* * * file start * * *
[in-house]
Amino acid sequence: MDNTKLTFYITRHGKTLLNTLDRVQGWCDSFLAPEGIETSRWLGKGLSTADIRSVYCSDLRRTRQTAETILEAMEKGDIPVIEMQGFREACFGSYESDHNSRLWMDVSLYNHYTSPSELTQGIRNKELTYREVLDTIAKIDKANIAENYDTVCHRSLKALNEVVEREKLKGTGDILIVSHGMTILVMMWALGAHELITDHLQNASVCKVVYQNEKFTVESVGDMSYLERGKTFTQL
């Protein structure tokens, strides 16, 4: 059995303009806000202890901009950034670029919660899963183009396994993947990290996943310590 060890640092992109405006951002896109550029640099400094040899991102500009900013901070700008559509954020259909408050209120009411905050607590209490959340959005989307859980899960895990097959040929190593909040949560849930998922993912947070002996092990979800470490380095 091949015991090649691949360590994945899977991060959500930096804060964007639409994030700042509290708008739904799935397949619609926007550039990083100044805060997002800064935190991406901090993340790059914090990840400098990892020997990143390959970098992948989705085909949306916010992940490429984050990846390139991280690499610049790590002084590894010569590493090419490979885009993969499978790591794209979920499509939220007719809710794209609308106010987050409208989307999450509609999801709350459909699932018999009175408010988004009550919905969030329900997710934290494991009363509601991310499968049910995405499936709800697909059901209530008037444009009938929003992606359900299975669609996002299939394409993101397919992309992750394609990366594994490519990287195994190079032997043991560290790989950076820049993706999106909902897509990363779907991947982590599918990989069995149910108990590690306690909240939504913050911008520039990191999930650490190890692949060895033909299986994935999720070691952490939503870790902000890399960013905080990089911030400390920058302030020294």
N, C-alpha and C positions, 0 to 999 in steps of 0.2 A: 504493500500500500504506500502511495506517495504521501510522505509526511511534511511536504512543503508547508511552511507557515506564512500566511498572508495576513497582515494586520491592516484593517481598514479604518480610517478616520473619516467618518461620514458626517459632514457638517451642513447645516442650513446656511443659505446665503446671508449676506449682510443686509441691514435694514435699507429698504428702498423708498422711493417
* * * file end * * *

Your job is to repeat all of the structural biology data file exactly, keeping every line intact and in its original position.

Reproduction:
[in-house]
Amino acid sequence: MDNTKLTFYITRHGKTLLNTLDRVQGWCDSFLAPEGIETSRWLGKGLSTADIRSVYCSDLRRTRQTAETILEAMEKGDIPVIEMQGFREACFGSYESDHNSRLWMDVSLYNHYTSPSELTQGIRNKELTYREVLDTIAKIDKANIAENYDTVCHRSLKALNEVVEREKLKGTGDILIVSHGMTILVMMWALGAHELITDHLQNASVCKVVYQNEKFTVESVGDMSYLERGKTFTQL
């Protein structure tokens, strides 16, 4: 059995303009806000202890901009950034670029919660899963183009396994993947990290996943310590 060890640092992109405006951002896109550029640099400094040899991102500009900013901070700008559509954020259909408050209120009411905050607590209490959340959005989307859980899960895990097959040929190593909040949560849930998922993912947070002996092990979800470490380095 091949015991090649691949360590994945899977991060959500930096804060964007639409994030700042509290708008739904799935397949619609926007550039990083100044805060997002800064935190991406901090993340790059914090990840400098990892020997990143390959970098992948989705085909949306916010992940490429984050990846390139991280690499610049790590002084590894010569590493090419490979885009993969499978790591794209979920499509939220007719809710794209609308106010987050409208989307999450509609999801709350459909699932018999009175408010988004009550919905969030329900997710934290494991009363509601991310499968049910995405499936709800697909059901209530008037444009009938929003992606359900299975669609996002299939394409993101397919992309992750394609990366594994490519990287195994190079032997043991560290790989950076820049993706999106909902897509990363779907991947982590599918990989069995149910108990590690306690909240939504913050911008520039990191999930650490190890692949060895033909299986994935999720070691952490939503870790902000890399960013905080990089911030400390920058302030020294």
N, C-alpha and C positions, 0 to 999 in steps of 0.2 A: 504493500500500500504506500502511495506517495504521501510522505509526511511534511511536504512543503508547508511552511507557515506564512500566511498572508495576513497582515494586520491592516484593517481598514479604518480610517478616520473619516467618518461620514458626517459632514457638517451642513447645516442650513446656511443659505446665503446671508449676506449682510443686509441691514435694514435699507429698504428702498423708498422711493417